These days, one of our favorite tech stacks here at Mindvalley is Phoenix, Elixir, TailwindCSS, AlpineJS, and LiveView — otherwise known as the PETAL stack. It has received many positive reviews from the members of the Elixir community and for a good reason.
The PETAL stack allows engineers to create beautiful, highly interactive, and performance-optimized applications in a short amount of time and with very minimal effort.
Everything you need to know to start testing your Phoenix applications
I still remember the very early days of my engineering career. I was a third-year university student, and I had just started my internship in a major software company.
It was an exciting time in my life. I got the chance to contribute to a production codebase for the first time. I learned how to develop and release software features. Overall, I picked up many best case practices that helped kickstart my software development journey.
Unfortunately, one practice that failed to capture my attention at that time was testing…
Thanks to modern web development frameworks, creating new applications has become an easy and straightforward process.
Developers run a couple of commands to generate the new project, finetune the necessary configurations, start the server, and that’s it. They have a barebone skeleton application that is up and running on the local server.
The Phoenix framework is no exception to that rule. The task —
mix phx.new is responsible for creating a new Phoenix project.
If you check out the official docs, you will notice that the task supports many optional parameters. …
These days, the most commonly spoken “buzzwords” in the Elixir community are — Phoenix LiveView, TailwindCSS, and AlpineJS.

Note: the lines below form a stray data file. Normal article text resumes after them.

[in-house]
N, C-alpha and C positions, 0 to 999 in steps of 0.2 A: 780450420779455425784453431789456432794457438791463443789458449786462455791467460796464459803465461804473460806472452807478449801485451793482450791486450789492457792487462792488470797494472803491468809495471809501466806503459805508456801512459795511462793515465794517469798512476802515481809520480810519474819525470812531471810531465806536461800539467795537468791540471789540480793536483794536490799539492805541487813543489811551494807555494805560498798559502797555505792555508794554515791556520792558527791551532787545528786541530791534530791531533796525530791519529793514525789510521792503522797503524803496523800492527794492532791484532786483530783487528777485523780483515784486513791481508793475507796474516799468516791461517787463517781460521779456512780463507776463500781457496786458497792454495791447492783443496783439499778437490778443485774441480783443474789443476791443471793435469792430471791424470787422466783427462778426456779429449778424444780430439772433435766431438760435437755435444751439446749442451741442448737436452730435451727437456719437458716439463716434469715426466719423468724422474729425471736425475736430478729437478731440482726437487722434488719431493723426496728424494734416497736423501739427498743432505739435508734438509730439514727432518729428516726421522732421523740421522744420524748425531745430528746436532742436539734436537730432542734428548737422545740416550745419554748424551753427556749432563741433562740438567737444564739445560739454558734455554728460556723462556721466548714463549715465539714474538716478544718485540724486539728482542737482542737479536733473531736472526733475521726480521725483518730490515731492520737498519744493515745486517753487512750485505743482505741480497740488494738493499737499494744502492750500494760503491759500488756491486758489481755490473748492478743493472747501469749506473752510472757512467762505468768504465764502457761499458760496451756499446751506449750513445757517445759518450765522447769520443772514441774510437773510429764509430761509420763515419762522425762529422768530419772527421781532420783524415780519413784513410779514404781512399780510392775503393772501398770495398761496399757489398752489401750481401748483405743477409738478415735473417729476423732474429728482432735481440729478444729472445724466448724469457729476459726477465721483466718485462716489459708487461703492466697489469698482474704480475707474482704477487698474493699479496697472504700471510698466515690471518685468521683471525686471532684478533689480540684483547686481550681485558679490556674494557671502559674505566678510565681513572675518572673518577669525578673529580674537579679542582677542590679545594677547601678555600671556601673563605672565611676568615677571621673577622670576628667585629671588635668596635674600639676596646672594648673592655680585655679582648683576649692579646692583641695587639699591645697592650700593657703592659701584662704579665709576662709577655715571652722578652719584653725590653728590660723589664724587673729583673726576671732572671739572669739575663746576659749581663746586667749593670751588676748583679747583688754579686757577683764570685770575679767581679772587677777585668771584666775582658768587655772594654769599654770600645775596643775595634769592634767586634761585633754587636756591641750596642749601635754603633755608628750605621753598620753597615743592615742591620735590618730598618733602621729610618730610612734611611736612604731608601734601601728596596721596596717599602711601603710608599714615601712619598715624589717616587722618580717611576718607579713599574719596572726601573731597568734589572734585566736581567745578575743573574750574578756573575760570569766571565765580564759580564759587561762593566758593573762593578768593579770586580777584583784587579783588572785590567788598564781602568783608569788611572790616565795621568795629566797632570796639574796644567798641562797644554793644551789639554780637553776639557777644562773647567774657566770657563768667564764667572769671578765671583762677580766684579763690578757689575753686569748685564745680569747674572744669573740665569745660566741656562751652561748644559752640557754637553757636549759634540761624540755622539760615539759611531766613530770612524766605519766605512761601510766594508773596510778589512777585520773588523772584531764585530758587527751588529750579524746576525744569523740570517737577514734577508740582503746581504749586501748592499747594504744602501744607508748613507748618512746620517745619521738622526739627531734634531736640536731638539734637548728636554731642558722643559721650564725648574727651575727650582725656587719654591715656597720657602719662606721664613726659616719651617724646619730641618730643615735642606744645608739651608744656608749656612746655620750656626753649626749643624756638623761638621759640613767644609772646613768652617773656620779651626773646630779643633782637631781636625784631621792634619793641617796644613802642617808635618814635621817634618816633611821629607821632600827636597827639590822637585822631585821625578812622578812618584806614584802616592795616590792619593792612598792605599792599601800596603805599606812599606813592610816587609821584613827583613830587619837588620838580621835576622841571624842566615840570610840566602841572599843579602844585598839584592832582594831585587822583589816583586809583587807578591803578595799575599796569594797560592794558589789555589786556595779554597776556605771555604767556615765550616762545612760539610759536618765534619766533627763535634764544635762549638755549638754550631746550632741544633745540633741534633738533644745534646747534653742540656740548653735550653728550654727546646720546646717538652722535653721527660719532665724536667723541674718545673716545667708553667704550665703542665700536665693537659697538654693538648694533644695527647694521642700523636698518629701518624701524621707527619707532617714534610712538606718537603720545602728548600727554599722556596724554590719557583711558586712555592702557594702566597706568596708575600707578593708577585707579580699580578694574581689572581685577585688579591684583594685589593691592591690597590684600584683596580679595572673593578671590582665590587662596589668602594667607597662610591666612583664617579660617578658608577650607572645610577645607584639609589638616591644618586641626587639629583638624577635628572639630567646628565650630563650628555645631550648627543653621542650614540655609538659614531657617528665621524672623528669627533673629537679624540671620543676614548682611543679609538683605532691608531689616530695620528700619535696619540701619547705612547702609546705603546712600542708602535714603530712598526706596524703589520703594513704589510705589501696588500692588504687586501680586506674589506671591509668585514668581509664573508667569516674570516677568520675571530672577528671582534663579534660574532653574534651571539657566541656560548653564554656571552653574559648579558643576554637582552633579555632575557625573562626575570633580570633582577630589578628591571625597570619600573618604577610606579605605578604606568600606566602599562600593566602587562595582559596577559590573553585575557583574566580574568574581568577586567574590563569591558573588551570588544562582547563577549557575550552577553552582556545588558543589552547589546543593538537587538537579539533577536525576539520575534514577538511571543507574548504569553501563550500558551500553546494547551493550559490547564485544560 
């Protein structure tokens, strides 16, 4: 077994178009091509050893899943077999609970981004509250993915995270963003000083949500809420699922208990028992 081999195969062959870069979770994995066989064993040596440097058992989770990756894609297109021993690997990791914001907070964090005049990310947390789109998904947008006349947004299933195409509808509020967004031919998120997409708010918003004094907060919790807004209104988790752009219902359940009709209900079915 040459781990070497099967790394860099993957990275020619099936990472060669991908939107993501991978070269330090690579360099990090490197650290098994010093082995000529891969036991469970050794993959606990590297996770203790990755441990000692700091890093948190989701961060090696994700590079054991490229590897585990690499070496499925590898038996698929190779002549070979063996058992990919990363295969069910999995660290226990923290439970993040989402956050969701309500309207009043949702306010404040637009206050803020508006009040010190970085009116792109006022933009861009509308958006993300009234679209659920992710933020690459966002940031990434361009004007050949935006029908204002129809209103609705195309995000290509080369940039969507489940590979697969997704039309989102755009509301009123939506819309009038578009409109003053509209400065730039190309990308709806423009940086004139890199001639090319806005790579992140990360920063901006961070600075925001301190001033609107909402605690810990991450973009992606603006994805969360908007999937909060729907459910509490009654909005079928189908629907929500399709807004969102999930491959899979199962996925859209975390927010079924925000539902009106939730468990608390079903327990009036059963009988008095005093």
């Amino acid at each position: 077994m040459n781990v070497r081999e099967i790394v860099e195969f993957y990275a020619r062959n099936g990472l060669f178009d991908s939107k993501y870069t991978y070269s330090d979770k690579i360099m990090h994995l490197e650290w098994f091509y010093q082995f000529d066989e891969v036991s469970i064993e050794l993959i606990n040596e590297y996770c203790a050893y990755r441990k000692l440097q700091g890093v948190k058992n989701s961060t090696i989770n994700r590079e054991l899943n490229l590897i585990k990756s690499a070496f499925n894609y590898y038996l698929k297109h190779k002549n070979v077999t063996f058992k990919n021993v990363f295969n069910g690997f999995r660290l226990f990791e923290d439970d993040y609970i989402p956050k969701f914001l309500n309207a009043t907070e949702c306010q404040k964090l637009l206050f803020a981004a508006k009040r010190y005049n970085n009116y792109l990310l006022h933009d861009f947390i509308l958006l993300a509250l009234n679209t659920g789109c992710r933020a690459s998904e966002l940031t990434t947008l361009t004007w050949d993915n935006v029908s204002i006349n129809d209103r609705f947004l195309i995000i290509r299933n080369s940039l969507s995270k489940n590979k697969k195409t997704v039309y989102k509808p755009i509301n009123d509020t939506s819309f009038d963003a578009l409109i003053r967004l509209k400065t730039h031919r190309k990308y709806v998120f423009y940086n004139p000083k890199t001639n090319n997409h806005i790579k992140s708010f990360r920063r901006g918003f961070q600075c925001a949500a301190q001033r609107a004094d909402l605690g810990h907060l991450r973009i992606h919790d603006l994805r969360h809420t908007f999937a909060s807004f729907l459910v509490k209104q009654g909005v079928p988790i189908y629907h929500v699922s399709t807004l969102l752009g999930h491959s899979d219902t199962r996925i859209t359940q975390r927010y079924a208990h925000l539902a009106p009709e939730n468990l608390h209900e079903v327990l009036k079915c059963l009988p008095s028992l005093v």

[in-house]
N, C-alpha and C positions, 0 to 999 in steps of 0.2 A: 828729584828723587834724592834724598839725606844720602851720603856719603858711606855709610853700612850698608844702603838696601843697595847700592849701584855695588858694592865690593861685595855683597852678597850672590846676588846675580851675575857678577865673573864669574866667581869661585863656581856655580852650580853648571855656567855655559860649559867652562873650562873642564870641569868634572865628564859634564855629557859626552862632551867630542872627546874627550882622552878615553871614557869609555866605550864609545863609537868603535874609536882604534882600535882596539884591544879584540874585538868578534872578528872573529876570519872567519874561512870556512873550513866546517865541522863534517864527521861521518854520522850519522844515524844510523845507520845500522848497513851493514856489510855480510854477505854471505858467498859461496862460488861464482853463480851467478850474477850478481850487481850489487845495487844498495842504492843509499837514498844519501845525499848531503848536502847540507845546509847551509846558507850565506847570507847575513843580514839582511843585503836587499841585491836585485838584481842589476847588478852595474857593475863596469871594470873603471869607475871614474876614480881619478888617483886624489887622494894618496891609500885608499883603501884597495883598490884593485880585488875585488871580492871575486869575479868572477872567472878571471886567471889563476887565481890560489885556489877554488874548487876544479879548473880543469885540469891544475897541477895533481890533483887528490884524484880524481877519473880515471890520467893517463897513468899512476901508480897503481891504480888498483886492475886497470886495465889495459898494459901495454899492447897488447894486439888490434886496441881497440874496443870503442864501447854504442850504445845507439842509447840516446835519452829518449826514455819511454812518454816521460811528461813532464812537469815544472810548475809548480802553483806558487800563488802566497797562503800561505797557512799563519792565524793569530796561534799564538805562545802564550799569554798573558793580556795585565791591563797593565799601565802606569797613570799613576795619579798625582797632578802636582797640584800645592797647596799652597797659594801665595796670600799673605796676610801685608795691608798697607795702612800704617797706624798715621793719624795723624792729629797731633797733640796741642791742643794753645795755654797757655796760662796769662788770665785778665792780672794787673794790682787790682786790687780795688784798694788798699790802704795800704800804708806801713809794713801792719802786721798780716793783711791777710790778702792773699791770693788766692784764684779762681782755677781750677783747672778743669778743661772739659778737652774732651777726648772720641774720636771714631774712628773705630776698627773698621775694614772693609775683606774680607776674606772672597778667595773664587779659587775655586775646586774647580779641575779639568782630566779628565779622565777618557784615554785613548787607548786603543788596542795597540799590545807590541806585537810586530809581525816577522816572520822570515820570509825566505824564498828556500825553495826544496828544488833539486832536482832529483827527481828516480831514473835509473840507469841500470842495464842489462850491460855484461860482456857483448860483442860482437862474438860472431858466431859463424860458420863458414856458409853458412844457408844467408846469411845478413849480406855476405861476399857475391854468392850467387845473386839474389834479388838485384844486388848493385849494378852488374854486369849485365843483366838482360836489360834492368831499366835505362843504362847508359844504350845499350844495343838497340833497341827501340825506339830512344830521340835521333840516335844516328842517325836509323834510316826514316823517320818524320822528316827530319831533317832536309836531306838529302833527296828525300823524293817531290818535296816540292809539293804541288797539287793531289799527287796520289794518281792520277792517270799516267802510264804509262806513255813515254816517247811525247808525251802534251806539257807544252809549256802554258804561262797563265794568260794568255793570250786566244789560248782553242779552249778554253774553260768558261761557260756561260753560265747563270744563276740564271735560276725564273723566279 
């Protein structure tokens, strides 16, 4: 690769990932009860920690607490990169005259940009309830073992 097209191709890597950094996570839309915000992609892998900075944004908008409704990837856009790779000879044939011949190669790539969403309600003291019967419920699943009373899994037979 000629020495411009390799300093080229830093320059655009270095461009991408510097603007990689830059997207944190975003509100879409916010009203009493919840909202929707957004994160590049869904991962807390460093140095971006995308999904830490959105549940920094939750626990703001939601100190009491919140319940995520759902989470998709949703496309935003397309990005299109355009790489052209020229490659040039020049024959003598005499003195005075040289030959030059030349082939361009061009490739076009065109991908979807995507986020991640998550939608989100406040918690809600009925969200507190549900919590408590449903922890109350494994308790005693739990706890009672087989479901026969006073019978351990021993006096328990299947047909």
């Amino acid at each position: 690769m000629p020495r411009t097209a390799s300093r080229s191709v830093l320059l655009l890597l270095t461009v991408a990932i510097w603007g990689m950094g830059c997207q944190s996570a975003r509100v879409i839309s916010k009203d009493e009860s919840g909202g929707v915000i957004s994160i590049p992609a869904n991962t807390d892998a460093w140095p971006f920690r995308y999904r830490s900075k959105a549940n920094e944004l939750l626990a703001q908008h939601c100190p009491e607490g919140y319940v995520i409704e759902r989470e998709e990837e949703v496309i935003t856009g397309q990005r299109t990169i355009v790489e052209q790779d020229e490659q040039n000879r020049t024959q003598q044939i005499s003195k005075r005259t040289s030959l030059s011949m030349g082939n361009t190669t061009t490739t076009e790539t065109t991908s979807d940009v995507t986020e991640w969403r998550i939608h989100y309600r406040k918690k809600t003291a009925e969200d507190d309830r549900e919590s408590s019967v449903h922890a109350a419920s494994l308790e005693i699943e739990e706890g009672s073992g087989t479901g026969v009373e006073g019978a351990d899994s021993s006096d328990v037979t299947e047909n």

And true enough, if you do a little bit of google searching, you will find plenty of blog posts, podcasts, and video tutorials that do a comprehensive overview of those technologies.
At Mindvalley, I have been working with Phoenix LiveView and TailwindCSS for about a year now. Both technologies have drastically improved my productivity as a web developer, allowing me to focus on coding the business logic rather than figuring out the overly technical nitty-gritty implementation details.
Last week, I finally got…
Introducing Phx.Gen.Auth — your new favorite phoenix generator
When it comes to working with Elixir and Phoenix, the default choice of authentication framework we use at Mindvalley is Ueberauth. My colleagues and I prefer to work with it as it is easy to integrate and includes a wide range of strategies covering most authentication use cases.
As an engineer, I am always curious to explore new ways to solve problems and bring value to my customer and business stakeholders.
That’s why when I got the chance to work on a side assignment that required me to build a Phoenix app…
6 simple steps to help kickstart your glorious journey with Phoenix and TailwindCSS
I have to start this blog post with a confession — I am deeply and utterly in love with TailwindCSS.
The two of us met for the first time a couple of months back. One of my colleagues at Mindvalley thought we would be a good match for each other, so he made the introduction.
At first, I was a bit skeptical. I mean, I have been on dates with similar frameworks before — Bootstrap, Bulma, Foundation, etc. …
I want to start this blog post by getting something off my chest — I am not a morning person. I like to sleep in on the weekends. And the only reason I will ever get out of bed before 10 am is to attend a work-related meeting.
I guess you are already wondering — what qualifies me to advise you about crafting the best suitable morning routine for you.
It’s pretty simple. I am a full-time night owl that has a day job. …
And the story of how they made me a better engineer
Today I want to take the time to share with you one of my all-time favorite Github features — Draft Pull Requests. I have been actively using them in my development flow for about 12 months now.
Lately, I realized that working with draft pull requests has dramatically improved the way I structure and organize my daily engineering work as well as the efficiency with which I solve problems and deliver value for my stakeholders.
Okay, let’s get real for a second. No-one can actually build a production-ready blog application from scratch in less than 15 minutes. That’s not how the world works. However, creating a working prototype — that’s totally possible.
So here is the plan — we are gonna spend the next 15min or so building a prototype of a blog application that meets the following criteria: